Washington — US President Donald Trump on Tuesday questioned the US role protecting oil shipments through the Strait of Hormuz, arguing that the expensive military presence benefits “very rich” Middle East exporters and Asian importers when the US no longer needs the oil.
“We get very little oil from the straits anymore,” he said during a speech at a teen summit in Washington. “We hardly use it.
“We’re getting 10% [of oil from the Strait of Hormuz], only because we sort of feel an obligation to do it,” Trump continued. “We don’t really need it, we’ve become an exporter, we don’t need it.” Trump said the US has policed the key oil chokepoint “for many, many decades” without reimbursement from other countries. “Why are we policing for China? Very rich. For Japan? Very rich,” he said. “Why are we doing it? Why do we have our ships there?” Shipping risks through the Strait of Hormuz have climbed since Iran seized a UK-flagged chemical tanker and briefly detained a UK-owned VLCC on Friday. The incident followed tanker attacks in May and June. About 17.3 million b/d of crude oil and 3.3 million b/d of refined products flowed through the strait last year, or the equivalent of about 21% of global petroleum liquids consumption, according to the US Energy Information Administration. About 76% of the crude and condensate that moved through the chokepoint went to Asia, EIA said. The US imported about 1.4 million b/d of crude and condensate from Persian Gulf countries through the strait last year, or about 18% of total imports and 7% of US liquids demand, EIA said. The escalating tensions have forced Asian refiners and shipowners to weigh alternative crude sources, deploy contingency plans and boost safety measures for navigation along Iran’s coastal areas. The US Department of Defense and State Department have for weeks been trying to build a coalition called Operation Sentinel to share the burden of protecting the waterway. They have yet to announce specific results of that diplomacy. Japanese and British officials have signaled the two key US allies would not take part in the coalition, although Japan had upper house elections Sunday and the UK got a new prime minister Tuesday. Nick Bit: Just to keep the record straight in GROSS terms the US produces more oil then it consumes and does export a SMALL amount. BUT the US still imports a LOT of oil because the old outdated US refiners cannot use a lot of the crude oil America produces. And the pipelines do not exist to get that oil from the remote parts of America to the refineries. And starting later this year the US will hit peek oil production. And output will fall! Fracked wells lose over 90% of their production after the first year. AND AND AND the economics don’t work. Its costs more to keep fracking the wells then the oil they produce. A deep dark little secret they keep forgetting to tell you. That is why fracking companies are going broke wholesale. And the smart money will not loan them another penny. As far as gulf oil through the straights. its the cheapest oil in the world to produce and very soon America will need more of that supply as the fracking boom turns into a bust!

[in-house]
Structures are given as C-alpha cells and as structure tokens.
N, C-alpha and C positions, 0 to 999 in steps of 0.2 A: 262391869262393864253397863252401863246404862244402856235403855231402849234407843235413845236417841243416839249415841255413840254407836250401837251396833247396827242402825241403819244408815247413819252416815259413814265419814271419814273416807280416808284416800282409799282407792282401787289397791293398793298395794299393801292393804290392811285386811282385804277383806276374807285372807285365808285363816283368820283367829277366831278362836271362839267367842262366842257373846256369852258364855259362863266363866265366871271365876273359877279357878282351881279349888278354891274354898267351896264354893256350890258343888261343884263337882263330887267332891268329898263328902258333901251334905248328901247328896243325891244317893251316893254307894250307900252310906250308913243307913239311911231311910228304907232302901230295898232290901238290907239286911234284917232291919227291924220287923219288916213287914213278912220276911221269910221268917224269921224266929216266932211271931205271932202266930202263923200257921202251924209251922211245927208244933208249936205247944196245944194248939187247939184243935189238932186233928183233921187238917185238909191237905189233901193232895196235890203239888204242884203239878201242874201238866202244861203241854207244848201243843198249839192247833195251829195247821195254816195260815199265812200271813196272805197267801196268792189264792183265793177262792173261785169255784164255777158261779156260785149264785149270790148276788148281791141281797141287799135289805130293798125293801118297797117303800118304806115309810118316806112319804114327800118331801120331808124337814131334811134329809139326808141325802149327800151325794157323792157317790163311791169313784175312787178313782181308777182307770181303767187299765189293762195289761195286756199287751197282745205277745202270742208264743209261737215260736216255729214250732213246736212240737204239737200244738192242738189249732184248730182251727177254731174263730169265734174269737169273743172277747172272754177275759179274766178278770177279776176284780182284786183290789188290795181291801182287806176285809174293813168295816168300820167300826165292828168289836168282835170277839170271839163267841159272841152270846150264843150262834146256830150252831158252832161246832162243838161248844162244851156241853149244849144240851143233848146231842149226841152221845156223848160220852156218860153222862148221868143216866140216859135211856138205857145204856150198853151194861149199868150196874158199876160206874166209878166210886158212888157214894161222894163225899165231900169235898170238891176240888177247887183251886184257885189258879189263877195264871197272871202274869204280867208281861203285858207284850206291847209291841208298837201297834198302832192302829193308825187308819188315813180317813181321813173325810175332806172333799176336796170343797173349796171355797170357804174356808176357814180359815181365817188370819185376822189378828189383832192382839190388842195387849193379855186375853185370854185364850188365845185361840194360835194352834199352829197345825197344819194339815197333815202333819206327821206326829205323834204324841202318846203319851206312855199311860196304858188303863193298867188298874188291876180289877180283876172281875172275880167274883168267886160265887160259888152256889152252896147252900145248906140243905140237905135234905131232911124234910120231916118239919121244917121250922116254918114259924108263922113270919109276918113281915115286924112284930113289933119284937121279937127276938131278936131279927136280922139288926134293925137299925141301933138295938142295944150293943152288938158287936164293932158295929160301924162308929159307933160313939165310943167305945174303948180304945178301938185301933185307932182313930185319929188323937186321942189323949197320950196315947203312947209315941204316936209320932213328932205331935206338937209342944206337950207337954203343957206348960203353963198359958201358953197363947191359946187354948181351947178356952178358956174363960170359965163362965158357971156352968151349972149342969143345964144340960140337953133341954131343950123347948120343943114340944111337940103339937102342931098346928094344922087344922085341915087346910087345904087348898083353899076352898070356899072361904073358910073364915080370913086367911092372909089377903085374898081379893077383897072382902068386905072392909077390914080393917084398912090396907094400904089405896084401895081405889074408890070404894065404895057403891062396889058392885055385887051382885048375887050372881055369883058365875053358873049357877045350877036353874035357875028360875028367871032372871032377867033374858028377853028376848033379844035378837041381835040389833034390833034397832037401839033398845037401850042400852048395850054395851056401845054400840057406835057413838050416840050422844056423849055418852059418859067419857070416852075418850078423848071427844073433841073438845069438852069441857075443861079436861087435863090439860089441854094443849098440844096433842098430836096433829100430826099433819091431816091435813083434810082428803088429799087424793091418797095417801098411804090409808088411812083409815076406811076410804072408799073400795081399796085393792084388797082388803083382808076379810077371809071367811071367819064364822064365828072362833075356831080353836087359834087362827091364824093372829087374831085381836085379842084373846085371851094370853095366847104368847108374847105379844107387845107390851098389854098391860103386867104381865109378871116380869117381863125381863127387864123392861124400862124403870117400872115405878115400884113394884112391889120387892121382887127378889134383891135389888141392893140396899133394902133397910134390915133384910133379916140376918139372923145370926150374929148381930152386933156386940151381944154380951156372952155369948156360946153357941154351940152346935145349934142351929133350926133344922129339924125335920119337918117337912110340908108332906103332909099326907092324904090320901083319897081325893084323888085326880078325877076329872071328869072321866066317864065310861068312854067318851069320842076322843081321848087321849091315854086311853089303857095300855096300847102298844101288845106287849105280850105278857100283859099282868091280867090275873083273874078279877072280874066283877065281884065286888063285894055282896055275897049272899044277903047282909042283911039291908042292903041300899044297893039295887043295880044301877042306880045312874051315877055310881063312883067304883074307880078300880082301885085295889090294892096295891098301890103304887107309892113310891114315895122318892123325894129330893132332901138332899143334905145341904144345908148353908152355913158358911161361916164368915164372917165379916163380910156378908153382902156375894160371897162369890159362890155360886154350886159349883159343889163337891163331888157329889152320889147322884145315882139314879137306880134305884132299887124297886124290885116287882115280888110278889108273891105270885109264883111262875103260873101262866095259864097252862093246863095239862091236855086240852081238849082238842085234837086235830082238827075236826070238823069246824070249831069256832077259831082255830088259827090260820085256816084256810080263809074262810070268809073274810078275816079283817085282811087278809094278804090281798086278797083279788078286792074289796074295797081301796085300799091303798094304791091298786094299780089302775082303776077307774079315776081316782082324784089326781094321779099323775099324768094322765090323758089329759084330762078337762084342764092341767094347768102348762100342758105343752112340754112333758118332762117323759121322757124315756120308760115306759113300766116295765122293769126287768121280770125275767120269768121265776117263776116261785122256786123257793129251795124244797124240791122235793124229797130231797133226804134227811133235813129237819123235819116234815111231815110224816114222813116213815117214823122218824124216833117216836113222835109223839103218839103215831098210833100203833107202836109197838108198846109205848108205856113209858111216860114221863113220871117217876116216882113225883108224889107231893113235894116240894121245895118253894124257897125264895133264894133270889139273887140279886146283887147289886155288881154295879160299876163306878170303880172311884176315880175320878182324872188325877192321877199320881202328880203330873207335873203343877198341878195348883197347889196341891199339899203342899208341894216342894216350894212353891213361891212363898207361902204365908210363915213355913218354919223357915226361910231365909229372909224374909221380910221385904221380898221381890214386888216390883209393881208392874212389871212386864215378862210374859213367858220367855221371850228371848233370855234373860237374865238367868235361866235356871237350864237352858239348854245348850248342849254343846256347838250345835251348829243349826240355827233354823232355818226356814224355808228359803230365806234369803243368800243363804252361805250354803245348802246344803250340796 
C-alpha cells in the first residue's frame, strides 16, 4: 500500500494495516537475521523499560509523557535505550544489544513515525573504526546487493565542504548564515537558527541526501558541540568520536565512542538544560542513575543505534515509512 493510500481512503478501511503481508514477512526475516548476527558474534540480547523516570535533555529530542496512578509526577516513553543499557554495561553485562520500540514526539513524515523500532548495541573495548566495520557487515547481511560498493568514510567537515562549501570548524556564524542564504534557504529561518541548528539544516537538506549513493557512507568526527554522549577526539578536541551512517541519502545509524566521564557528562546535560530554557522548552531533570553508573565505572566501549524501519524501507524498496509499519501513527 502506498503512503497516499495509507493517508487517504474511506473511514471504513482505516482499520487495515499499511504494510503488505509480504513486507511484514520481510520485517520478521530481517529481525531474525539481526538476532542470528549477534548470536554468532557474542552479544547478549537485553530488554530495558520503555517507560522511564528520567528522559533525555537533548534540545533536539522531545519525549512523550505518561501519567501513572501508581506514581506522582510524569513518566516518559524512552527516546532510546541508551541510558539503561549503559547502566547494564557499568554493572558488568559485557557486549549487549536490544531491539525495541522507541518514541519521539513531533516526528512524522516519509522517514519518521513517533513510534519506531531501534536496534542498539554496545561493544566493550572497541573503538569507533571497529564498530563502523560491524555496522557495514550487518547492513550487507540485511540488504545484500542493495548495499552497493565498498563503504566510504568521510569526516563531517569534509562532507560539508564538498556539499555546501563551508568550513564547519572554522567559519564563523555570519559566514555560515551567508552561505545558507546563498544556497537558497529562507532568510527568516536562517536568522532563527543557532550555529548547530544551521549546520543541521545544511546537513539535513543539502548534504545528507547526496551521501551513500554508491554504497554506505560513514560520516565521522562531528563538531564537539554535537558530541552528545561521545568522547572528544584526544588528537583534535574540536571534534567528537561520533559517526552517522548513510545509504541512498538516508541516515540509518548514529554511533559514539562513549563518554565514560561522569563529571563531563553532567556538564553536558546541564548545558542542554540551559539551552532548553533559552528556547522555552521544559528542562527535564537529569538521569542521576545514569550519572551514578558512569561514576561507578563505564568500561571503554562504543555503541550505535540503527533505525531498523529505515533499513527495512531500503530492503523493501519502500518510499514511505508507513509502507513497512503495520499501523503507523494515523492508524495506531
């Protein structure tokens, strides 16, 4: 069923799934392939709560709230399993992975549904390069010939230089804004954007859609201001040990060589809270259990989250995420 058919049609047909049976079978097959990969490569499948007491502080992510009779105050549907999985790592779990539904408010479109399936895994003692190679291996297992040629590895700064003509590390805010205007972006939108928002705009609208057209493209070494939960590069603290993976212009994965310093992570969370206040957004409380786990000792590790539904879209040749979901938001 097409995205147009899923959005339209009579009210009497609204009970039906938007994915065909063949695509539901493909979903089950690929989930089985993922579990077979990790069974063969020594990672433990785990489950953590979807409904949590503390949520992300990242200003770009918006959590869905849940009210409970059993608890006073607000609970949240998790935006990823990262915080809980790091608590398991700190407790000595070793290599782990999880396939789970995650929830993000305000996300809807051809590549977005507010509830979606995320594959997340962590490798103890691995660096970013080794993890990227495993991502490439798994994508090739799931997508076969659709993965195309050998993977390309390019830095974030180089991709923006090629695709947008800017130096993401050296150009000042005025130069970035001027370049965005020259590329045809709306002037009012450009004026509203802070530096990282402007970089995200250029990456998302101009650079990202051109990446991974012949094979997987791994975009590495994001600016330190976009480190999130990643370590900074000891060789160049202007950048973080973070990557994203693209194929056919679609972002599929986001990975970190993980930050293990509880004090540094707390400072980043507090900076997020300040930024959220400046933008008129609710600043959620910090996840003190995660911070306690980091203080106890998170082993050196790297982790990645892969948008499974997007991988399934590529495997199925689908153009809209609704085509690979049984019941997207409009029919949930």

BORIS Johnson today vowed to “love bomb” Tory rebels after being named as Britain’s next Prime Minister with a landslide victory over Jeremy Hunt. The new Tory leader said he was “impatient” to get cracking with Brexit and the domestic agenda in the wake of his historic win.